King of the Hill, GA
It’s only 90 minutes north of Atlanta, but this three-bedroom cabin feels like Nowhere, USA. At the end of a road that runs right into the 60-square-mile Cohutta Wilderness, the cabin has front-door access to hiking trails and the trout-stocked Fighting Town Creek. While you won’t see a sign of civilization from the wraparound deck, you ain’t roughing it: Inside is a river-rock fireplace, pool table, and air hockey (from $200 for up to seven; mountainparadisecabins.com).
Ridgway Hut, CO
At this barebones shelter with bunks, a woodstove, and solar-powered lights, it’s all about the skiing: steep, 2,000-vertical-foot lines through spruce-and-fir forest that receives 300-plus annual inches of snow. Tucked into Colorado’s San Juan Mountains, in the roadless valleys northeast of Telluride, Ridgway Hut ($30 per person; sanjuanhuts.com) is a seven-mile uphill trek from the nearest trailhead, which is six miles from the closest town. The best powder days tend to be in March, but fresh tracks are almost always guaranteed. Need a guide? Hire local pro Vince Anderson ($325 per day; skywardmountaineering.com).
Cabin Creek Cabin, MT
There won’t be other people, but that’s not to say you’ll be alone. Elk, grizzlies, and wolves frequent the alpine ecosystem surrounding this rustic 1930s ranger-built log cabin ($30 for four; recreation.gov), set on the edge of a meadow in the Gallatin National Forest. Five miles from the Teepee Creek trailhead and five miles from the edge of Yellowstone National Park, this is the West as it should be: big and empty.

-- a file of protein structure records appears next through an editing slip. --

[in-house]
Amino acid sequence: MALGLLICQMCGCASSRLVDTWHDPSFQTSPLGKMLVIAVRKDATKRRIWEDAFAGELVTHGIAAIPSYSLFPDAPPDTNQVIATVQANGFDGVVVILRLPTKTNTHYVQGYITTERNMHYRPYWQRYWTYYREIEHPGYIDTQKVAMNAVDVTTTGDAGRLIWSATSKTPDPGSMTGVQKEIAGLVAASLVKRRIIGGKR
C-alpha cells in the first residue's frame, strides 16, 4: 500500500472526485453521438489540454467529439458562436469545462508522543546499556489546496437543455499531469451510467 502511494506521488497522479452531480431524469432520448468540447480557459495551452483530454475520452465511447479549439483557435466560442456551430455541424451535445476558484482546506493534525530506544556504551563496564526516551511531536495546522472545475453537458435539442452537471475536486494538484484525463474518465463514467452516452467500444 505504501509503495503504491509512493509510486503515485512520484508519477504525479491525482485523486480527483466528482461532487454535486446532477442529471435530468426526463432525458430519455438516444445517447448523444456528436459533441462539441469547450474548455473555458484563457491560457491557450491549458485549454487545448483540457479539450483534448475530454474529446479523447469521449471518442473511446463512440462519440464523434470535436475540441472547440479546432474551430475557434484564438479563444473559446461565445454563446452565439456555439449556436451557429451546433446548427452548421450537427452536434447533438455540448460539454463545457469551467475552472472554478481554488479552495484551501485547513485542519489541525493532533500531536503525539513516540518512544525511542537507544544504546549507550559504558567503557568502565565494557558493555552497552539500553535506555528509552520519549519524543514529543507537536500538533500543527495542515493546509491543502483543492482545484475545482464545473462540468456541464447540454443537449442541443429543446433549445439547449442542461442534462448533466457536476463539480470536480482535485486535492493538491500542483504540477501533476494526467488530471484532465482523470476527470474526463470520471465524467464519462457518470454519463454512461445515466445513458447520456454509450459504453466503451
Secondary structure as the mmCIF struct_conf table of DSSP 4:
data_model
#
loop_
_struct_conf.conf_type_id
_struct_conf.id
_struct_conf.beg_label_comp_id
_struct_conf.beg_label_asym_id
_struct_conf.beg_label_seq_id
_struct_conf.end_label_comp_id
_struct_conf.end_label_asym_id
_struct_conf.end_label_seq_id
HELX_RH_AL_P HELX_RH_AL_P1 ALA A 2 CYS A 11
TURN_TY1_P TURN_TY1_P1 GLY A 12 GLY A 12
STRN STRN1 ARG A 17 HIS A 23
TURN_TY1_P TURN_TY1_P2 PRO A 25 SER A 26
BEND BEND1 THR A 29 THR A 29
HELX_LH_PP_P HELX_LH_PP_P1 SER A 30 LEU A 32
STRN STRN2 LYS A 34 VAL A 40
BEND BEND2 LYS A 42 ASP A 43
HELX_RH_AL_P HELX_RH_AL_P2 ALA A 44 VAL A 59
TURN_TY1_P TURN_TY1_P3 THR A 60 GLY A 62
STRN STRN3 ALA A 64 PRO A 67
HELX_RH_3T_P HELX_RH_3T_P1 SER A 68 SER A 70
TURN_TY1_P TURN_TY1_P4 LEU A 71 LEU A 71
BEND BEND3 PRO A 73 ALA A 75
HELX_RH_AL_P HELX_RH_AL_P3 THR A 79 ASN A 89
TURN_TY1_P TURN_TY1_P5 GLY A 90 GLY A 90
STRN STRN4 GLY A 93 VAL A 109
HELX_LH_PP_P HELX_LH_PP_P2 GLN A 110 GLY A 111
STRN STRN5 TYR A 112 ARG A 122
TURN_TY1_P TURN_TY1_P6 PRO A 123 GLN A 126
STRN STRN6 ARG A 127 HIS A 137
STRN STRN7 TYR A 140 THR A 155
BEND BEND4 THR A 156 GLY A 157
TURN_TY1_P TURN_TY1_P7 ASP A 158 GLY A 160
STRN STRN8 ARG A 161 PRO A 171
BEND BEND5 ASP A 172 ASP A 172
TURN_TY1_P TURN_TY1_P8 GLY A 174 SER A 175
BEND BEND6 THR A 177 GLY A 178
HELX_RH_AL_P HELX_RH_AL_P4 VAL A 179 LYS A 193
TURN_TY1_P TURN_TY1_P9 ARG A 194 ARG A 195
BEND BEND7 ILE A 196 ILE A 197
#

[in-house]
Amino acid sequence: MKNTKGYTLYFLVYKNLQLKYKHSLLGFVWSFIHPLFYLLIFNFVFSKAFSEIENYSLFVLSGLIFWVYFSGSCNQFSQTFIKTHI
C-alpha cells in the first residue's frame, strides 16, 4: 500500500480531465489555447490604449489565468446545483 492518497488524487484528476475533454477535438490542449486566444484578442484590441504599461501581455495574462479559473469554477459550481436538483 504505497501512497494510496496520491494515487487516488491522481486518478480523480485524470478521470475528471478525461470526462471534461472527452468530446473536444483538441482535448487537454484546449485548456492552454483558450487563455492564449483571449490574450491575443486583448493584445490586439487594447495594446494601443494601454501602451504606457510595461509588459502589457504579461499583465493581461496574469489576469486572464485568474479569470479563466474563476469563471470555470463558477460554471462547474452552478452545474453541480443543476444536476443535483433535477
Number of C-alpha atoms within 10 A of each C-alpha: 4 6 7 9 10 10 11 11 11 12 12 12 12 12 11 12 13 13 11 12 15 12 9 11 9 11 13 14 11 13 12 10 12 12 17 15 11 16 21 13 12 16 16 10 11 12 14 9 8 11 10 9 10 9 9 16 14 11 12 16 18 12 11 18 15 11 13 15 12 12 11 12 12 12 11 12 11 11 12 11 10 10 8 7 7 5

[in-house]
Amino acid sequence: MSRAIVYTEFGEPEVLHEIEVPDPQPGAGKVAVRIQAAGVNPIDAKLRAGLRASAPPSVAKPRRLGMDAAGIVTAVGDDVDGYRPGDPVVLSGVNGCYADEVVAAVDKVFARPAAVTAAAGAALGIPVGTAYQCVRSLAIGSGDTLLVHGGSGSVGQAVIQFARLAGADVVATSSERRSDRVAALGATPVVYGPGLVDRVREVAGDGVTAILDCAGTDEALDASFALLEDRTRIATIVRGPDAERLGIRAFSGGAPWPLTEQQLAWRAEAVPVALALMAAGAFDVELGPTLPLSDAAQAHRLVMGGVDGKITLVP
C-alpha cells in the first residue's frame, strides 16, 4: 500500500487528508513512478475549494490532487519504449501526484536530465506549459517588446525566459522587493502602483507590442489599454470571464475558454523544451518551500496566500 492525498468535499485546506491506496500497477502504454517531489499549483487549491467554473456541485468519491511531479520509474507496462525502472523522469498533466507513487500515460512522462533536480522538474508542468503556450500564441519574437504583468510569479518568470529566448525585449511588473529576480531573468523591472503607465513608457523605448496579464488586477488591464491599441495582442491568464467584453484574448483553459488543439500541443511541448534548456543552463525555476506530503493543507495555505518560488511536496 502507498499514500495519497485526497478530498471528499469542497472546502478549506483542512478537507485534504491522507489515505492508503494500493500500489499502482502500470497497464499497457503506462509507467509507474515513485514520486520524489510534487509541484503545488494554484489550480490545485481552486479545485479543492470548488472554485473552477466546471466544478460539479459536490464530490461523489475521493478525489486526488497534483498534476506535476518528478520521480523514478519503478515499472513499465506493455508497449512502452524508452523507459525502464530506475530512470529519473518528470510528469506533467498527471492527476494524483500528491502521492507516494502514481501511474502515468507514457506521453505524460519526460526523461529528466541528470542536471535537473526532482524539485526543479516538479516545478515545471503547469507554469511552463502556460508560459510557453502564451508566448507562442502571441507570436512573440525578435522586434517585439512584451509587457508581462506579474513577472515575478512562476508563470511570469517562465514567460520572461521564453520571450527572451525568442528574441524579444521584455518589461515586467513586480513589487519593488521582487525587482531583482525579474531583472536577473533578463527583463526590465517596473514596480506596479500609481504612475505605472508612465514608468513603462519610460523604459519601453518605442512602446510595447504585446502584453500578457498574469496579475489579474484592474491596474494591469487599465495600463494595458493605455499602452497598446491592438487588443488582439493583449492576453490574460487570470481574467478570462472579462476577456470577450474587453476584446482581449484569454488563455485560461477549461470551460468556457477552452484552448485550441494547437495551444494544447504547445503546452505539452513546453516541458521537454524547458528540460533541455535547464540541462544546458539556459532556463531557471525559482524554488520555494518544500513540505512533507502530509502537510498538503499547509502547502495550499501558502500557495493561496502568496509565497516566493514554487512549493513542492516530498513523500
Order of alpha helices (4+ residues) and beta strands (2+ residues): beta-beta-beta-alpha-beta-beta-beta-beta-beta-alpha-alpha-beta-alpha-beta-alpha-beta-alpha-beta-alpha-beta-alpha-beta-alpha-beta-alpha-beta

Peaceful Cove Cottage, HI
This cottage is little more than a few cedar walls and two lanais—which is just right. Hidden on three acres of virgin hardwood forest next to Kaimu Bay, on the Big Island, Peaceful Cove (doubles, $95; 808-965-8513) is the anti-Waikiki. A short barefoot-able path leads to your private rocky cove. Hikes along the coast in either direction end at empty black-sand beaches; pick the western route and continue for three miles to get a view of lava bubbling into the Pacific.
Uganik Lake Cabin, AK
Among Alaska’s hundreds of public cabins, seven of the most secluded are in the Kodiak National Wildlife Refuge, 1.9 million acres of rainforest, tundra, and wetlands spread over four islands in the northwestern corner of the Gulf of Alaska. Expect whales, Kodiak bears, eagles—and competition for reservations at the Uganik Lake Cabin, which looks out at mountains sliding into the water ($45; apply by lottery at kodiak.fws.gov). From Anchorage, fly Alaska Air to Kodiak, and arrange for a floatplane with local Kingfisher Aviation ($430 for four; kingfisheraviation.com). Plan to stay a full week, and don’t forget the fishing rod: Dolly Varden run gangbusters between April and November.